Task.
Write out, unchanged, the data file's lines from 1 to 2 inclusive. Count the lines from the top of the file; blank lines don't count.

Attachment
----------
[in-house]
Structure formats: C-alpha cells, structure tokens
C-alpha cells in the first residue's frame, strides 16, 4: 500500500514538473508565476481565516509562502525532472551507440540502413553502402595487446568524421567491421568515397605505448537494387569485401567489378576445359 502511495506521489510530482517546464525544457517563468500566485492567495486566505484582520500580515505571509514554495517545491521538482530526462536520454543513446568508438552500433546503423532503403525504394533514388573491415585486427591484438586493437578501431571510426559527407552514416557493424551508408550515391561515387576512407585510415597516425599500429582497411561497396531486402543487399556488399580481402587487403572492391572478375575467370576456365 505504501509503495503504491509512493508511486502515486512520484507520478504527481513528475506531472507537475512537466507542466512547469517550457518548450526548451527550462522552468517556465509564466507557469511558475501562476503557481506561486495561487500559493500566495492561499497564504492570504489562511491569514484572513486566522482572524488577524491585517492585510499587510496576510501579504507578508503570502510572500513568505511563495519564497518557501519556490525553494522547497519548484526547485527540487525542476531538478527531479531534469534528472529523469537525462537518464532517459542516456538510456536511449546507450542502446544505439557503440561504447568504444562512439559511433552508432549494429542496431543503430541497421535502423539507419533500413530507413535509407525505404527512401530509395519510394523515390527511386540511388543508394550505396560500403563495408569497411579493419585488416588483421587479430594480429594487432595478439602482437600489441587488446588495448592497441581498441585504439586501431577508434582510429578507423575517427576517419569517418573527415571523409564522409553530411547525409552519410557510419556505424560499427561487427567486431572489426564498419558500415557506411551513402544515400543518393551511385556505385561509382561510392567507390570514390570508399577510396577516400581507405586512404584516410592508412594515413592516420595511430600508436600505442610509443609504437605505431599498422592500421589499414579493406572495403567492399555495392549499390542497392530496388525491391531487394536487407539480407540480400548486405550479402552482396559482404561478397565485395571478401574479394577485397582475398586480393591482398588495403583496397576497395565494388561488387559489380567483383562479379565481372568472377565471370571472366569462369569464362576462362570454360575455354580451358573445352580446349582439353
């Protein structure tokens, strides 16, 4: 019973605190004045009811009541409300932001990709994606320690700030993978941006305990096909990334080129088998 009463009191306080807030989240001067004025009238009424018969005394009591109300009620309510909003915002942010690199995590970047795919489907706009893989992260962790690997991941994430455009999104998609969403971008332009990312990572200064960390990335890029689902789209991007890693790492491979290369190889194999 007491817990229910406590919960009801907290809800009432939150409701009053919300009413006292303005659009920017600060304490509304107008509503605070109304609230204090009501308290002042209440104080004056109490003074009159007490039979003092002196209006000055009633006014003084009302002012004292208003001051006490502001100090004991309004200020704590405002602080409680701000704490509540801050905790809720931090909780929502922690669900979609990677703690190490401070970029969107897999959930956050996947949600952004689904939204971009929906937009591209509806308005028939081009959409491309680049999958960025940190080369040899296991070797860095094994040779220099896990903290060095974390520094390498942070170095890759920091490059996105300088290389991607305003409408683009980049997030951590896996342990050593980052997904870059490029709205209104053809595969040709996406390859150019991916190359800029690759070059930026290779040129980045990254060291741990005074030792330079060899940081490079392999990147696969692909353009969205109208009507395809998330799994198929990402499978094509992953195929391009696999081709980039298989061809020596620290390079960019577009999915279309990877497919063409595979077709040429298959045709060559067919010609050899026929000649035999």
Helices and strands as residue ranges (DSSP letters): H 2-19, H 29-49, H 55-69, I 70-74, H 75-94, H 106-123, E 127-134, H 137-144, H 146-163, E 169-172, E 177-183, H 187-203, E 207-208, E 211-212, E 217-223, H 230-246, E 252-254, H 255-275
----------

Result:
[in-house]
Structure formats: C-alpha cells, structure tokens